7. Access to a Wider Team and Knowledge Base

Corporate buyers believe in creating a strong veterinary community with shared values, and have multiple clinics with a community of veterinarians and staff that share ideas. Sharing best practices and learning from each other contribute to long-term success of the clinic and growth of the staff.

 

About Innovetive Petcare
Innovetive Petcare owns and operates veterinary hospitals.  Our clinics benefit from tools, resources, and a great support team dedicated to helping veterinary practices prosper and grow.

Our philosophy is to run a great business so veterinarians can focus on providing exceptional patient care.  We want veterinarians and their staff to enjoy a better life, with more work-life balance, a strong supportive community, and ongoing training and career development.

If you are interested in discussing the potential sale of your clinic, or would like more information about Innovetive Petcare and the benefits we provide our hospitals, visit www.innovetivepetcare.com or call us today at 800-210-3695.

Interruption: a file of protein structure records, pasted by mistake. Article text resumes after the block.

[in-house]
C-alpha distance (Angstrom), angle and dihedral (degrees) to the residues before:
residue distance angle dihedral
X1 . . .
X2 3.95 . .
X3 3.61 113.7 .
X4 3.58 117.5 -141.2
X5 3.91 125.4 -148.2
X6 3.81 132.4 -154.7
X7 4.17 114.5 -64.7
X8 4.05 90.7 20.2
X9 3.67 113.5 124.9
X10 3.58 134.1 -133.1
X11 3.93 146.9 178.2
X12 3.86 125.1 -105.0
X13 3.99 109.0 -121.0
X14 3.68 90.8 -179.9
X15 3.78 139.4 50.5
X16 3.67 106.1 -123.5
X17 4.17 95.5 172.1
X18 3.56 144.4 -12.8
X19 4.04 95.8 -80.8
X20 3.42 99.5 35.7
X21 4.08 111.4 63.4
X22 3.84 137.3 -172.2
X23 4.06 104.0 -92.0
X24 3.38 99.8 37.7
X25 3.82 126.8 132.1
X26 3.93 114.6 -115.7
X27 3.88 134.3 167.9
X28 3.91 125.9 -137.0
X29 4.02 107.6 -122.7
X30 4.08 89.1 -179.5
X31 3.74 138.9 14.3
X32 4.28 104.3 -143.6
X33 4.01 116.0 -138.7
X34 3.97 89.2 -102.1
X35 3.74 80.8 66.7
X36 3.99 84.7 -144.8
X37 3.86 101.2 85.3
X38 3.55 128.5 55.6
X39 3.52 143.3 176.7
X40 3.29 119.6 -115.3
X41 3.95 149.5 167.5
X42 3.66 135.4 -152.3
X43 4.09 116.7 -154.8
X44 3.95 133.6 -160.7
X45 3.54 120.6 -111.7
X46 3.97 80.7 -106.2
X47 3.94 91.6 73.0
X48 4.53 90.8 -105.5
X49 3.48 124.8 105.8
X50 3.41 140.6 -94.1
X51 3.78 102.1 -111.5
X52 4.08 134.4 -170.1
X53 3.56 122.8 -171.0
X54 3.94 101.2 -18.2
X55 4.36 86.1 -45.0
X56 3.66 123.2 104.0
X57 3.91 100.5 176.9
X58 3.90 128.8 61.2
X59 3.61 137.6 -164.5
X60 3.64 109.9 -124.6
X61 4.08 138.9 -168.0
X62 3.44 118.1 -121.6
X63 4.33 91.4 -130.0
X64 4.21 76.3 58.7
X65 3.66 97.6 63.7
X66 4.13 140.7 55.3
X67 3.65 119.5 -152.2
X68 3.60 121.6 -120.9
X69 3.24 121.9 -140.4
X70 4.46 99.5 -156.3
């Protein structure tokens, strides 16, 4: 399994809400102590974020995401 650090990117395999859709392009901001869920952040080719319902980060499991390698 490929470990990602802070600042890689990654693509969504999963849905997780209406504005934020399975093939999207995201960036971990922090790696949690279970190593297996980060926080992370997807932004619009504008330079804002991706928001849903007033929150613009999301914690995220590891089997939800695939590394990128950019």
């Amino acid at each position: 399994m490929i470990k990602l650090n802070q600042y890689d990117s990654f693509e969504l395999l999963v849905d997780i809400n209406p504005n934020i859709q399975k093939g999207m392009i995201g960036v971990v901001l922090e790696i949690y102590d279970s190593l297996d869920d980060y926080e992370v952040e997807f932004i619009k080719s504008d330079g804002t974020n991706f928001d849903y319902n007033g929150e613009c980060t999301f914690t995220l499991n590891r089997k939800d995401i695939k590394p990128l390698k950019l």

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Innovetive Petcare Featured in Vet-Advantage Magazine

 

Innovetive Petcare was featured in the August 2015 issue of Vet-Advantage magazine.  Below is an excerpt from the article:

Innovative Petcare
Innovetive Petcare is focused on creating the nation’s premier network of veterinary specialty and emergency hospitals, says Mark Ziller, president and CEO. “Since we launched at the end of January, we have already successfully completed our first acquisition and we now have additional clinics going through due diligence. We are getting a very positive response from practice owners and we are pleased with our progress so far.

“Ownership allows us to invest in clinics and have a long-term vision – two things not possible in a management services model,” he continues. “Since that is a fundamental part of our value creation model, we do not offer standalone management services.”

That approach means that Innovetive is focused primarily on veterinary practices of three or more doctors, says Ziller. “We don’t want to just acquire practices, we want to invest in them, and bring them the tools they need to grow. And that necessitates practices of a certain size.”